Improving Sanitation and Hygiene through Community Participation, Ganda Community, Bindura District Mashonaland Central Province, Zimbabwe

 

Problem: 
Ganda community is a rural community in ward12 in Bindura district. Bindura district has a population of 100,000. During the 2008/09 cholera outbreak which affected close to 100,000 people nationwide and killed nearly 5,000 people, Ganda community was one of the communities that was affected by the cholera epidemic. The epidemic was characterized by high morbidity and community mortality. Ganda community is served by Muonwe clinic which has a staff complement of three nurses and an Environmental Health Technician. Even after the cholera outbreak, the community continued to have high diarrhoea morbidity and remained highly vulnerable to outbreaks of cholera and other diarrhoeal diseases. Through a household water, sanitation and hygiene survey conducted in 2010, it was discovered that the community had very low sanitation coverage. The community has approximately 100 households but only 9 of the households has the recommended Blair Ventilated Improved Pit latrine (BVIP). The majority of the households were still using the bush system which increased the community vulnerability to diarrhoeal disease outbreaks.
 
 
Intervention: 
We identified and trained a community volunteer for the community, the training mainly focused on Participatory Health and Hygiene Promotion (PHHP), after the training we provided the Village Health Worker with a bicycle to ease mobility during the door to door health and hygiene campaigns. In order to increase community involvement and participation, we decided to form a health and hygiene club (CHC). Our aim was to ensure the community is informed about the causes of the diarrhoea which was common in the community and how it can be prevented and managed. Through the health and hygiene club we aimed to foster community involvement in finding achievable, practical and sustainable solutions to the health and hygiene problems. Our primary function was to give strategic direction but gave the community the prerogative to decide what they deemed feasible solutions after they had perceived they were part of the problem and the solution.
 

 

We emphasized the importance of linking up with the local health facility and the importance of reporting any unusual trends in disease incidences as soon as they occur for timeous intervention.
 
 
 
Results: 
After several health and hygiene sessions, the club was formed but it had only twelve members most of whom formed the executive. A few months after the club was formed, club members started constructing temporary latrines, digging rubbish pit (to control fly population) at their homesteads and building pot racks to reduce contamination by domestic animals. By the end of the grant in August 2011, the membership of the club had increased to twenty one (21) and when the OFDA team visited the community in 2012, the membership had increased to seventy six (76%). All the club members had temporary latrines, pot racks and rubbish pits. One important achievement was the installation of makeshift hand washing facilities at household level using empty bottles. All the structures were constructed using locally available materials such as wood, grass, empty bottles. There was a significant improvement in the general hygiene in the community, a remarkable reduction in disease outbreaks and open defecation was reduced to insignificant levels.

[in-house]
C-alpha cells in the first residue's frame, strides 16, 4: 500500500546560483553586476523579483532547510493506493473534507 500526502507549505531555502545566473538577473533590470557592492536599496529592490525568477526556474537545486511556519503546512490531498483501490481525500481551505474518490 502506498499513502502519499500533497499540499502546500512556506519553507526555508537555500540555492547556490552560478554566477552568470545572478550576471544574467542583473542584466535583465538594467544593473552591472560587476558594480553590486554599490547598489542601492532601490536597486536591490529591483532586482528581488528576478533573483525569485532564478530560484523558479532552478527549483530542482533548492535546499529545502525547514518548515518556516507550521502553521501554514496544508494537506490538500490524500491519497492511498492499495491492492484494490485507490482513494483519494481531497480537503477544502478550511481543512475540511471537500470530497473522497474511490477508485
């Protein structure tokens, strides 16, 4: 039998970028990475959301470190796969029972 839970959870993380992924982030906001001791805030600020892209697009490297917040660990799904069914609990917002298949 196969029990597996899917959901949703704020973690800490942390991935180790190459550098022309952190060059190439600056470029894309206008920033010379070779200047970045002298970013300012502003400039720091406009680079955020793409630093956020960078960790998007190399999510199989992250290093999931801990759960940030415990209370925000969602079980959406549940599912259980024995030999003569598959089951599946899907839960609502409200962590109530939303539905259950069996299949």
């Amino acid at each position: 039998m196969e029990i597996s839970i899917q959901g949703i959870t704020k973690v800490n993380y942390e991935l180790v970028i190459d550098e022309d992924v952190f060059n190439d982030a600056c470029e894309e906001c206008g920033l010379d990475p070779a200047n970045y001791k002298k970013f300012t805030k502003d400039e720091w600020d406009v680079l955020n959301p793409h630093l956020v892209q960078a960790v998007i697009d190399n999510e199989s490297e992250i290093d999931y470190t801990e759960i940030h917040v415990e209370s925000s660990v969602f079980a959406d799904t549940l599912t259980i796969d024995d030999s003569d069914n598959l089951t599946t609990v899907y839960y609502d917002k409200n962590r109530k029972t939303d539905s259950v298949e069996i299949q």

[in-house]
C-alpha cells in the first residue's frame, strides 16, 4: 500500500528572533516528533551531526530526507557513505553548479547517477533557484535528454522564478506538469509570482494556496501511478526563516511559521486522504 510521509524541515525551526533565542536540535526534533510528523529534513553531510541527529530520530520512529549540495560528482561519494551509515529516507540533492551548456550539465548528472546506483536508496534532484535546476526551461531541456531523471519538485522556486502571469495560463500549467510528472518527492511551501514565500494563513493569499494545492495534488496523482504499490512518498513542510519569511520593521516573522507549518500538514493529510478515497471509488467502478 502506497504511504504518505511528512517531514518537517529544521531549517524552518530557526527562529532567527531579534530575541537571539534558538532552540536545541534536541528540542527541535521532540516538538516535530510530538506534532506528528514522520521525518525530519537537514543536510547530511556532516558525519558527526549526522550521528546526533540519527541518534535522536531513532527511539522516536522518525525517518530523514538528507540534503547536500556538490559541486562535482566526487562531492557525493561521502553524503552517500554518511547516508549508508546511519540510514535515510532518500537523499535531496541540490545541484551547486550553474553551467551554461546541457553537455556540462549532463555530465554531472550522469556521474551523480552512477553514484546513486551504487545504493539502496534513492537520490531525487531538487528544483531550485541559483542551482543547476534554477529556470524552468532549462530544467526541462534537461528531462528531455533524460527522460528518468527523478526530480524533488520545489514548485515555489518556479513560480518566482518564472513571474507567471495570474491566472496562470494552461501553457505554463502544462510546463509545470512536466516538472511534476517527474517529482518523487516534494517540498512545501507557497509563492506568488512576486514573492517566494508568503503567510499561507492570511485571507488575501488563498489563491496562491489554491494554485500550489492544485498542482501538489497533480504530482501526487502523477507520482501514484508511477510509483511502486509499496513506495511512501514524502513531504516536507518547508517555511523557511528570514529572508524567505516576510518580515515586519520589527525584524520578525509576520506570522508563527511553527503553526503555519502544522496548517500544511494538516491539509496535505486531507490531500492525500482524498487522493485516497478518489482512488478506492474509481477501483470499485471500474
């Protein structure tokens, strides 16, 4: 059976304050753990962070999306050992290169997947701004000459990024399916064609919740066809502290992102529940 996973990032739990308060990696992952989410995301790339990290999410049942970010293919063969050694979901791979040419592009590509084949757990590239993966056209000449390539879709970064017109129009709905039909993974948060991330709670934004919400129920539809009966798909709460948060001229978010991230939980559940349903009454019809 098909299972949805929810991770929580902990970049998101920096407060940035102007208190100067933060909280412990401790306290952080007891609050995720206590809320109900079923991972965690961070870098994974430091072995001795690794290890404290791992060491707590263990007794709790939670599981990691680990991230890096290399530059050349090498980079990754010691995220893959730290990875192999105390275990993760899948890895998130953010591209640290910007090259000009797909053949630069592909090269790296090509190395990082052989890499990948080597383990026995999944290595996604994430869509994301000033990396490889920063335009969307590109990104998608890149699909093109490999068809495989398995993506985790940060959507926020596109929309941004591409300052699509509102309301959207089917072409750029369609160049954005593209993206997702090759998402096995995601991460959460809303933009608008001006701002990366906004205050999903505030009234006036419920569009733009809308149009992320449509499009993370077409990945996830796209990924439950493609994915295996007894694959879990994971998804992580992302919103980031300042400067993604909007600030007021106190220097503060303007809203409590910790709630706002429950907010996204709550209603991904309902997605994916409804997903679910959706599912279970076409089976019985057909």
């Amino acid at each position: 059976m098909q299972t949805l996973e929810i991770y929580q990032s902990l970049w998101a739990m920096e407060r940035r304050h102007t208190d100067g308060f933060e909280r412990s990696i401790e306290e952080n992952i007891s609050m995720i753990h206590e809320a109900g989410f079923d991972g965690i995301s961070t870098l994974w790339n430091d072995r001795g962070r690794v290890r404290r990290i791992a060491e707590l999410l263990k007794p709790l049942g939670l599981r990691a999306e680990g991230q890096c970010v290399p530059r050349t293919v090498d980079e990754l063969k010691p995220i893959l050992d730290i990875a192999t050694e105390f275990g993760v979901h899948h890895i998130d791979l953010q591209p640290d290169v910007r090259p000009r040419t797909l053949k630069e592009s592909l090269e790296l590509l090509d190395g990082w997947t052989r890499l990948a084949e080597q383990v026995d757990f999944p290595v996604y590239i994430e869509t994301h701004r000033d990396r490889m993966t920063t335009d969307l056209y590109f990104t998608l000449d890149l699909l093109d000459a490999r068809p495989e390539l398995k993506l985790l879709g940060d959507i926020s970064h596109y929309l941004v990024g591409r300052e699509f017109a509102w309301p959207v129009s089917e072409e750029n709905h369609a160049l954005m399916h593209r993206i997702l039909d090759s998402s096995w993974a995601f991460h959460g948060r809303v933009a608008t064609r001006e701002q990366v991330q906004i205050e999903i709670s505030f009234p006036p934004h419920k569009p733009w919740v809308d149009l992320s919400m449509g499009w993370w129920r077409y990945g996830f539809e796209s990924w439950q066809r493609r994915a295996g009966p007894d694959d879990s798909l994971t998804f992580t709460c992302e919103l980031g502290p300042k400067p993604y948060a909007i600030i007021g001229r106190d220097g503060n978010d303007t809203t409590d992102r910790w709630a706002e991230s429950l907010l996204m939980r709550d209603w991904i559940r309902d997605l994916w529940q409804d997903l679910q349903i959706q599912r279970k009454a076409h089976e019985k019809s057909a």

Lessons: 
If communities have a clear perception of the problem and if they are motivated and engaged, it is possible to find home grown and sustainable solutions to some of the key health and hygiene problems. Temporary but home grown solutions to sanitation have in Ganda proved more popular than other sanitation technologies that have been implemented in other parts of the district, other districts and the province without proper engagement of the communities and getting them involved. Households in Ganda still hope to reach the recommended sanitation standard but are happy to used what they proudly devised and successfully implemented. “ what we did has greatly improved our sanitation standard and we do not see feces when we walk in the bushes but we hope you will one day provide us with cement so that we build more durable structures”. This was the message from Johanne Nyakato, the chairperson of the CHC to the visiting OFDA delegation in August 2011.

 

Countries: 
Report Author(s): 
Alfred Mushonga
Organization(s): 
International Medical Corps
ASSIST publication: 
no
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